A Plea for sanity when posting to this list.

Magnus Therning magnus at therning.org
Sun May 15 10:56:18 UTC 2005


I can help posting a reply to this post, even though I have a feeling I
shouldn't :-)

On Sat, May 14, 2005 at 08:09:15PM +0100, David Marsh wrote:
>Anders Karlsson wrote in gmane.linux.ubuntu.user 
>> I dislike HTML messages when they are posted to a mailing list. If
>> they are sent off-list, they are something one can cope with.
>>
>> The GPG signatures I do not understand why you have a problem with.
>> Is it because you just do not know what they are for, or is there
>> another reason? A GPG signature will allow easy verification that
>> messages has not been tampered with or that they originate from the
>> person that apparently sent the message.
>>
>> Not allowing GPG signatures, or even complaining about them, is a bit
>> silly.
>
>It's because any form of attachment creates all kind of cruft (fore and
>aft) which a MIME-aware mailer would hide from the reader, but which a
>newsreader can't be expected to be aware of, making the message hard to
>read. I read all large lists via gmane as it would simply be too much
>information for me to deal with as 'mail', otherwise.

So, you propose that everyone else should accomodate your choice of
reading a _mailing_list_ in a _news_reader_?

I'm trying eally hard here to not go off ranting about this, as you
might be able to tell. (*Chewing my fist.*)

Out of curiousity:
 What MUAs have you tried for reading this mailing list?
 In what ways is gmane better than the MUAs you've tried?

>I can't see any real need for GPG signatures on an end-user mailing
>list. Certainly, I would expect security announcements on a security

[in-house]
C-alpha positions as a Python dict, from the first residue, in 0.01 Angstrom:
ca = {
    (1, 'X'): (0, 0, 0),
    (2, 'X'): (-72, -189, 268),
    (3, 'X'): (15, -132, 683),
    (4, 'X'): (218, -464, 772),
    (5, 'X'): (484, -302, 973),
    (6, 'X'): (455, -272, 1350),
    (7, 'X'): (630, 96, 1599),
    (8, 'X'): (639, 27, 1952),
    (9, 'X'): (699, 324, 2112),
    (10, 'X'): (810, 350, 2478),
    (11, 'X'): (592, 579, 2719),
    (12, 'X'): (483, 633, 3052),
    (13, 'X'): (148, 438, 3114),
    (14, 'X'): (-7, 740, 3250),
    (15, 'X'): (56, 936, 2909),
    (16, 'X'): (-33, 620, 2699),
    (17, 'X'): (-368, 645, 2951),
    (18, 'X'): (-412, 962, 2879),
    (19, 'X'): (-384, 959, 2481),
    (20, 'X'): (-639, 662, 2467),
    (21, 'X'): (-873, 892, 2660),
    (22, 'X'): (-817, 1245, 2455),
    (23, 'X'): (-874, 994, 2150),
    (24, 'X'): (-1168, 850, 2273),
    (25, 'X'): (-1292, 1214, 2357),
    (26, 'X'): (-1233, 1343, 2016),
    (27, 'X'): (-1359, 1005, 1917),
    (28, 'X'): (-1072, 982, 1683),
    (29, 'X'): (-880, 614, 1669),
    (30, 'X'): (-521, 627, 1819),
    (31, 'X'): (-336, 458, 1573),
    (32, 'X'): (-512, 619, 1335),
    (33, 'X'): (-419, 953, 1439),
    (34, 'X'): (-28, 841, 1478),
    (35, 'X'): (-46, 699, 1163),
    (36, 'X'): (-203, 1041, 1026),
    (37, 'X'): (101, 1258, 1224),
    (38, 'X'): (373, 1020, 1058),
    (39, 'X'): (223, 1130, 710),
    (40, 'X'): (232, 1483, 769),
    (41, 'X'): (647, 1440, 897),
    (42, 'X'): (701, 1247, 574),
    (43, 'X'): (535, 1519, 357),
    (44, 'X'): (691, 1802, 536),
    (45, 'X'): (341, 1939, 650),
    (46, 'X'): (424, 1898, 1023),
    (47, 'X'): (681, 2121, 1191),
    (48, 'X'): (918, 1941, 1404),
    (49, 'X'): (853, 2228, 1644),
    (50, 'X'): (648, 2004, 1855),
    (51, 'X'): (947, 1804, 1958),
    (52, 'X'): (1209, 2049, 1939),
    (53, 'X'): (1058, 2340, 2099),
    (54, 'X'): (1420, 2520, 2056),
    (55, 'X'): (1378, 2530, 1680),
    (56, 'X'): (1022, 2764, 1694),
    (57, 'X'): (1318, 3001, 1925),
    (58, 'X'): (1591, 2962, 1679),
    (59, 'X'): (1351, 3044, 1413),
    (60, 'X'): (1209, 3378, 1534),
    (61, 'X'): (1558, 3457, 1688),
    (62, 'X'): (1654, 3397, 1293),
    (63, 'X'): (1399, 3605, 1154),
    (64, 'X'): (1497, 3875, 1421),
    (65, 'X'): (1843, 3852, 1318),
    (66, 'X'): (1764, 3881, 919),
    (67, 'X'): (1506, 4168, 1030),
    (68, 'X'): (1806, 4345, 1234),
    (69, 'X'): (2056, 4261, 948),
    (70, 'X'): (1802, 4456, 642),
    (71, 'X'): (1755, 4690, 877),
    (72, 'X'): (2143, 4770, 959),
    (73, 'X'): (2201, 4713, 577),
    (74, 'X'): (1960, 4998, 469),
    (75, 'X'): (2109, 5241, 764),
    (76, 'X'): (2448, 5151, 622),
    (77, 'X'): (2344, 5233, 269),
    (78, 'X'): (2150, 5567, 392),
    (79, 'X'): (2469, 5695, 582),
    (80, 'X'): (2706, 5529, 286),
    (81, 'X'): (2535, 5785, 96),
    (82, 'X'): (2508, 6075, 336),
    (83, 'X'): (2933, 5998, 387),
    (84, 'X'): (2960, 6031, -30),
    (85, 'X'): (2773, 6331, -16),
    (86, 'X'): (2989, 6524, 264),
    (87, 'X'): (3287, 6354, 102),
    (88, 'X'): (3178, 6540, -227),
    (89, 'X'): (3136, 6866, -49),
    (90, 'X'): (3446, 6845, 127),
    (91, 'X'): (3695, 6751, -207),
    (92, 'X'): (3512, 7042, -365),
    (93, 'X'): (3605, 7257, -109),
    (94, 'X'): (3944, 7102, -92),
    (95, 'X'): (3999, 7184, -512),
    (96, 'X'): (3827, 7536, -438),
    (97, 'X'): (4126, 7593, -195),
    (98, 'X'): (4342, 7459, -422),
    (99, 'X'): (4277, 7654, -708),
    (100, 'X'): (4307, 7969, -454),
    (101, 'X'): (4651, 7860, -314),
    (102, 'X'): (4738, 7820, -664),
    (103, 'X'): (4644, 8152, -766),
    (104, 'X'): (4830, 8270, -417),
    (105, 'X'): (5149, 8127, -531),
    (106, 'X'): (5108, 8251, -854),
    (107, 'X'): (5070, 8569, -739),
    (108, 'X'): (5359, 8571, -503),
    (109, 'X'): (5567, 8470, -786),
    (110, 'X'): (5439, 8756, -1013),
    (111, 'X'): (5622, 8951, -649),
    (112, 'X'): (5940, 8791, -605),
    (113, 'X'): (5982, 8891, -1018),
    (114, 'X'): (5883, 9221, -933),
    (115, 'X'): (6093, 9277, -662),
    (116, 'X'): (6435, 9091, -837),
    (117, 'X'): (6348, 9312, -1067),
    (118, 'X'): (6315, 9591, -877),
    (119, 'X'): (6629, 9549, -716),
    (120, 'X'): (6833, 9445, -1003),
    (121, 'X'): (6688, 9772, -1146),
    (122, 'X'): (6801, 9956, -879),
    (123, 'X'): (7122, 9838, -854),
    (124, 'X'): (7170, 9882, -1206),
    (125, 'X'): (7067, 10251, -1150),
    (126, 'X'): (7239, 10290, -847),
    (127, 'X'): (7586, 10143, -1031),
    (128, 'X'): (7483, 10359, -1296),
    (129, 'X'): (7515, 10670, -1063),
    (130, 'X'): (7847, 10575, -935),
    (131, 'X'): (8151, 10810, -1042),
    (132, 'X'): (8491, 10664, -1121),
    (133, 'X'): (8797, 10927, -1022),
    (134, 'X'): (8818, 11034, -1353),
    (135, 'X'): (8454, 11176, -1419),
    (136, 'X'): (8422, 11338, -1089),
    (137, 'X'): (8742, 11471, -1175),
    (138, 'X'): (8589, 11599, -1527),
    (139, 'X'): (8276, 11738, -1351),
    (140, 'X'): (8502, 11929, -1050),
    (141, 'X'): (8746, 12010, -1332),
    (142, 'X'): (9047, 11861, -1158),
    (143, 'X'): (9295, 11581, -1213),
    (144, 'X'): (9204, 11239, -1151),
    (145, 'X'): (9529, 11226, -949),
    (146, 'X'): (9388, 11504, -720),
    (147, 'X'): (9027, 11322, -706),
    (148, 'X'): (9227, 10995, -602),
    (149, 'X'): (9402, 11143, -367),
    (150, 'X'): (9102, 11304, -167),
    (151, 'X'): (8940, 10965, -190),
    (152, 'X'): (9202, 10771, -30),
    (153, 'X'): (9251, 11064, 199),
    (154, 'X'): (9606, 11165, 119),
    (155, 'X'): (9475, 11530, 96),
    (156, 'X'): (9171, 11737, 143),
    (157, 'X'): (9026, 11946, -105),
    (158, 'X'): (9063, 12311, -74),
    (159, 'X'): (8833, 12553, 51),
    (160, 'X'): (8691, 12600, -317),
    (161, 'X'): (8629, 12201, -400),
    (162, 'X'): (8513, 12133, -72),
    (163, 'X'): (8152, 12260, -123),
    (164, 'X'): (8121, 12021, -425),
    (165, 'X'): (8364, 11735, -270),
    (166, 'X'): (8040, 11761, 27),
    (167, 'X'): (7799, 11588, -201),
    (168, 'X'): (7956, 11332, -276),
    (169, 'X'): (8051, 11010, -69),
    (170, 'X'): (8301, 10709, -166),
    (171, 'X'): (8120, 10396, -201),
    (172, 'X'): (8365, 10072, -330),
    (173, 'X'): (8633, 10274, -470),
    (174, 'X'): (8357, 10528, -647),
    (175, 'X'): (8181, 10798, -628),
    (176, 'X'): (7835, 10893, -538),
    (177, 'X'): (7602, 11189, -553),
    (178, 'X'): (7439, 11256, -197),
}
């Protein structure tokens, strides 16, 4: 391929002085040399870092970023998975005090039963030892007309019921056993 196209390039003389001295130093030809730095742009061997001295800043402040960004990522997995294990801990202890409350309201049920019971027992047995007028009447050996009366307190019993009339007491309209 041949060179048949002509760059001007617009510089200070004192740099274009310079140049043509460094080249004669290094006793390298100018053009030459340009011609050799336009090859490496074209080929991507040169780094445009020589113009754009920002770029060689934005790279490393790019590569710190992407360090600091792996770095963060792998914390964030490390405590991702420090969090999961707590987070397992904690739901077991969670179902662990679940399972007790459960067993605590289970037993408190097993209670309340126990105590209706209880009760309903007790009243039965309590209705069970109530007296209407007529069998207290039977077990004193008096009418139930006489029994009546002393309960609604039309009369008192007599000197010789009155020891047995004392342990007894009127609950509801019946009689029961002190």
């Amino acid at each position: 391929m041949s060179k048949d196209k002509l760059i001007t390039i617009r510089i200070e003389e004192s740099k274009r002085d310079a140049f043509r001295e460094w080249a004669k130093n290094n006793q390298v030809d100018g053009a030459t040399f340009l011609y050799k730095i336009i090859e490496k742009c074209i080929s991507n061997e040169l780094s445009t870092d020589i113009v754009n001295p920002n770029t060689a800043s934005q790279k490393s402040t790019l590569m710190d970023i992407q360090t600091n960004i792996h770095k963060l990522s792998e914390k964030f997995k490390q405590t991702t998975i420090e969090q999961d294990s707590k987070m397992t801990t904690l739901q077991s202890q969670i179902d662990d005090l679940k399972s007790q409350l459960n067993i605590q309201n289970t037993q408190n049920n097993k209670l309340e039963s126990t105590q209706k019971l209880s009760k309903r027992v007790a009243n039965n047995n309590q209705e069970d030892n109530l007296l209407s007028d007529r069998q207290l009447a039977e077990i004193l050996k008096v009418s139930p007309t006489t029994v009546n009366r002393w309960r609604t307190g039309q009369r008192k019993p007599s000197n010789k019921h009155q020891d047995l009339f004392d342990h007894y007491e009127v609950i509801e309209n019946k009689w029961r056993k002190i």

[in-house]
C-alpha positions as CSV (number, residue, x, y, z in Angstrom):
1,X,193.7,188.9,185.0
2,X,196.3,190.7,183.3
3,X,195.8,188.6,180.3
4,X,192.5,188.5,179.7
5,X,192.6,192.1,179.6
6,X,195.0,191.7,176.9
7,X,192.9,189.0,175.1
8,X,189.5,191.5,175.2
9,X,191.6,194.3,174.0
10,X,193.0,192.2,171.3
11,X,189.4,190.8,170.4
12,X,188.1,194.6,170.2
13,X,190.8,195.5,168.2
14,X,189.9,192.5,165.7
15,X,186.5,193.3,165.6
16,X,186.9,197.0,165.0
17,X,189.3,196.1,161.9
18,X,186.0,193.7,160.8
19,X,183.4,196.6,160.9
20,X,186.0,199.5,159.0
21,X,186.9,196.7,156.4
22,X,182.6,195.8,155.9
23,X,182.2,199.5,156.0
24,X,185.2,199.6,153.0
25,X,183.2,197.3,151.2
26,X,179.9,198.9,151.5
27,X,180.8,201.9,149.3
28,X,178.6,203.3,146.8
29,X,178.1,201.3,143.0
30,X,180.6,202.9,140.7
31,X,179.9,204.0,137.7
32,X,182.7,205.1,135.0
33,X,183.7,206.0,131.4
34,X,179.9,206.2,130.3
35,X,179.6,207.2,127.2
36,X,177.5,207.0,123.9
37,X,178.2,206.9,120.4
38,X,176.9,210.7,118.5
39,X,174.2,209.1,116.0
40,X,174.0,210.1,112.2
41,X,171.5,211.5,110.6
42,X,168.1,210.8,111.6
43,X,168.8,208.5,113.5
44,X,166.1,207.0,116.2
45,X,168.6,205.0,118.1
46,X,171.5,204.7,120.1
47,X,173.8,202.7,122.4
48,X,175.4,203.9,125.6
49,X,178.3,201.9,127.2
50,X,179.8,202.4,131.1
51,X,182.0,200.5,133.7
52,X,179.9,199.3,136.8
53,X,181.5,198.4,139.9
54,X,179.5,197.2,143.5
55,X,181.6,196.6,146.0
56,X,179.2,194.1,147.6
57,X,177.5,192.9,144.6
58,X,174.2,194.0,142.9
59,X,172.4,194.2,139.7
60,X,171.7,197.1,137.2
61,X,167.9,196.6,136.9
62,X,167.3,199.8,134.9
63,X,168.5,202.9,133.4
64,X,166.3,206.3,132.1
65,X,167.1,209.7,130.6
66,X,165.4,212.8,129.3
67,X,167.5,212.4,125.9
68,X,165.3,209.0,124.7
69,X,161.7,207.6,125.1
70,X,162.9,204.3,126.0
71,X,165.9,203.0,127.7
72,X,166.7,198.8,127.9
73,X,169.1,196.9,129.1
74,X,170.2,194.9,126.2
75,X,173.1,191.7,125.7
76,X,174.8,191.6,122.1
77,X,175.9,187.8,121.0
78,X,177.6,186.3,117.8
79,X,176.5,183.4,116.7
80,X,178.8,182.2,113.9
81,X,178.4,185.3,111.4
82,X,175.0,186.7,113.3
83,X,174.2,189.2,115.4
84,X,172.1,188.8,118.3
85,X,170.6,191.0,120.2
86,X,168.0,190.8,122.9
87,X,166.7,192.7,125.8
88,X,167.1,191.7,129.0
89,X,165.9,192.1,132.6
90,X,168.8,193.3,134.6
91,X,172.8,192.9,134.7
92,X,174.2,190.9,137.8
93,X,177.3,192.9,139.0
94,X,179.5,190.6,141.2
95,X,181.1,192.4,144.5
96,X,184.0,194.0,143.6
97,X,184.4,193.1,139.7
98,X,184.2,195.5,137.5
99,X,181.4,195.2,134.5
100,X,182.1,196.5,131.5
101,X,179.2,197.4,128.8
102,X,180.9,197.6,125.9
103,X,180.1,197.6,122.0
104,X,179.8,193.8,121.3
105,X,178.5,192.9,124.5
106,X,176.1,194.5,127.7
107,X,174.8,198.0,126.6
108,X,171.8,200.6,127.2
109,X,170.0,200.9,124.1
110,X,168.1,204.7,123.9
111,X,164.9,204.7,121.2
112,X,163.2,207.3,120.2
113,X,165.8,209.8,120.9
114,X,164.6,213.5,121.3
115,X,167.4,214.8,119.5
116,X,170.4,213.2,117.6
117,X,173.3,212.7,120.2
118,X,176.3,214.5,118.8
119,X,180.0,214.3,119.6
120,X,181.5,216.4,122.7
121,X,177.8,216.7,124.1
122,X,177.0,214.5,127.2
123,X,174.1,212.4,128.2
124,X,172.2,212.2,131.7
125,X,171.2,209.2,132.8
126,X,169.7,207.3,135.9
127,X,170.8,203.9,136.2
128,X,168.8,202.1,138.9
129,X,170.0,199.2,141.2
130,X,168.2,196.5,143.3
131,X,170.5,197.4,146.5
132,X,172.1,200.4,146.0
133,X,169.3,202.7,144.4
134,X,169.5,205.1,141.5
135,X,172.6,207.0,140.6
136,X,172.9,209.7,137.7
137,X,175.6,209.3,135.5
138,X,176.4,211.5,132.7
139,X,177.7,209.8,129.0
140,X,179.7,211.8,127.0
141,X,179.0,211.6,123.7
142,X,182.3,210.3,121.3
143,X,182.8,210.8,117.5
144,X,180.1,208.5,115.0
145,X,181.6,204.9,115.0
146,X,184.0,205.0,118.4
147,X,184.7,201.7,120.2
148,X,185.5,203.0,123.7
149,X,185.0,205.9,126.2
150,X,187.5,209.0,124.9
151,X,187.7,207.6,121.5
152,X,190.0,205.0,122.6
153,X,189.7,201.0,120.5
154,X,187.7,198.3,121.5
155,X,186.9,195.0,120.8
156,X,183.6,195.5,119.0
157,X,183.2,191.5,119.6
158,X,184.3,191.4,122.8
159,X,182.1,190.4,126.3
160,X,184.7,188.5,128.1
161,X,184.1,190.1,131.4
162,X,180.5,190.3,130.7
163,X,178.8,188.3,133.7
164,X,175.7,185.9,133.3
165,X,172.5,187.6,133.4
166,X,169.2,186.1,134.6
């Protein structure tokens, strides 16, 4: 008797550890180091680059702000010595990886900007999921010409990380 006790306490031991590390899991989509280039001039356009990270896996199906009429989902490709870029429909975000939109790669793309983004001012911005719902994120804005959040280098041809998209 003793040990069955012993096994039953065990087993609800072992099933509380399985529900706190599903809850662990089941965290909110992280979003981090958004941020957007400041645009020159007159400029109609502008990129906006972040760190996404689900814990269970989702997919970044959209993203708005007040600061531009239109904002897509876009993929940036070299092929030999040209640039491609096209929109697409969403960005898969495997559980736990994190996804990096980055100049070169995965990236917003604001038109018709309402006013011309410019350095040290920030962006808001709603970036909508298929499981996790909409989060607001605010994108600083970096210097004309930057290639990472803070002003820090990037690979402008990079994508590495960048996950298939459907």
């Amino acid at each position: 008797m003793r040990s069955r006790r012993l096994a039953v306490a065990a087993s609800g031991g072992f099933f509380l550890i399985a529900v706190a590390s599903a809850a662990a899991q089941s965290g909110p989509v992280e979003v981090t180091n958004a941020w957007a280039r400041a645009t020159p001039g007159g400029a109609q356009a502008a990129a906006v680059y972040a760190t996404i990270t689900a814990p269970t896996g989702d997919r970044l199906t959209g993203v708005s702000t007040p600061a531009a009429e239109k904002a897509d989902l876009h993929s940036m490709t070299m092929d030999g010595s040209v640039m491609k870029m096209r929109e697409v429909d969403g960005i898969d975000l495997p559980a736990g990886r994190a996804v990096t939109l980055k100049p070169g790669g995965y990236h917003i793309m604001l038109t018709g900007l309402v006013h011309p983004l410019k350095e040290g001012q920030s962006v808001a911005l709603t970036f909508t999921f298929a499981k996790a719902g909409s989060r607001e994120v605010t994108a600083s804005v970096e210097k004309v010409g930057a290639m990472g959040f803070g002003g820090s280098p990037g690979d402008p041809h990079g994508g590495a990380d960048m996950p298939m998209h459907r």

>mailing list to contain ways for users to verify the authenticity of a
>message, but for an everyday mailing list, I don't think that's really
>necessary, and unfortunately, as you can see, it just ends up adding
>additional "mess". Agreed, it's nowhere near as bad as HTML posts, but
>it's in a similar vein..

Oh, it's not _only_ about verifying the sender. The reasons why I sign
_all_ my mails:

 - Using signing/encryption of emails is a good habit to get into.
 - People can verify the sender.
 - By signing all emails, also the ones I send to mailing lists, I make
   it easier for people to verify my public key. (They get a signed
   email, with me as sender, but my key isn't in their web of trust yet.
   Now, to increase their confidence in my signature they can use Google
   to find other mails I've sent, the more hits the more they can trust
   my signature.)

/M

-- 
Magnus Therning                    (OpenPGP: 0xAB4DFBA4)
magnus at therning.org
http://magnus.therning.org/

Software is not manufactured, it is something you write and publish.
Keep Europe free from software patents, we do not want censorship
by patent law on written works.

Black holes are where God divided by zero.
     -- Steven Wright
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